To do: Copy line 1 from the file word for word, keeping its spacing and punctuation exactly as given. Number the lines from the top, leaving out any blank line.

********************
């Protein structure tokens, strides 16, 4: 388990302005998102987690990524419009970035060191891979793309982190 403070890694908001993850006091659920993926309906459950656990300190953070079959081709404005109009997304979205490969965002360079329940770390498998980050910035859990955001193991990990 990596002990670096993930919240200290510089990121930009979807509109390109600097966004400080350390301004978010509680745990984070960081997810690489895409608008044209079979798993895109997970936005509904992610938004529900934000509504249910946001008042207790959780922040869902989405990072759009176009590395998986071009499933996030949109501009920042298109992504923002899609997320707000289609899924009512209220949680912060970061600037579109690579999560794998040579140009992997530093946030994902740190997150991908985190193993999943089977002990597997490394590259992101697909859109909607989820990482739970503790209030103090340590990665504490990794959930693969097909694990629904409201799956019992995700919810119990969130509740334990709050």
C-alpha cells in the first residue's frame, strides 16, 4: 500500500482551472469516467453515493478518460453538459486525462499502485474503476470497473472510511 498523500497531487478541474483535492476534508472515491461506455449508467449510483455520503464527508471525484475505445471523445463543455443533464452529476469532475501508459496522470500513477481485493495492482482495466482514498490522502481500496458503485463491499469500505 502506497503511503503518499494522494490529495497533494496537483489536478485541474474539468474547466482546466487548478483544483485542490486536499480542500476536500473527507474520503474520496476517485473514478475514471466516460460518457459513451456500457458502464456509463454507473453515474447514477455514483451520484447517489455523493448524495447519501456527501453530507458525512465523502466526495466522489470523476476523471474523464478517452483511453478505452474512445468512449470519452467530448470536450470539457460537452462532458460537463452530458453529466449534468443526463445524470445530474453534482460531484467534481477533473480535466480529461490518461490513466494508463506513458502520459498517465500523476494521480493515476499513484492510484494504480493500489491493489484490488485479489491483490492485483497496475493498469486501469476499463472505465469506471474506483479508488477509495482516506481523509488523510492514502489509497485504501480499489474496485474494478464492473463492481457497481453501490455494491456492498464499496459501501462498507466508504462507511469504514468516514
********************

């Protein structure tokens, strides 16, 4: 388990302005998102987690990524419009970035060191891979793309982190 403070890694908001993850006091659920993926309906459950656990300190953070079959081709404005109009997304979205490969965002360079329940770390498998980050910035859990955001193991990990 990596002990670096993930919240200290510089990121930009979807509109390109600097966004400080350390301004978010509680745990984070960081997810690489895409608008044209079979798993895109997970936005509904992610938004529900934000509504249910946001008042207790959780922040869902989405990072759009176009590395998986071009499933996030949109501009920042298109992504923002899609997320707000289609899924009512209220949680912060970061600037579109690579999560794998040579140009992997530093946030994902740190997150991908985190193993999943089977002990597997490394590259992101697909859109909607989820990482739970503790209030103090340590990665504490990794959930693969097909694990629904409201799956019992995700919810119990969130509740334990709050």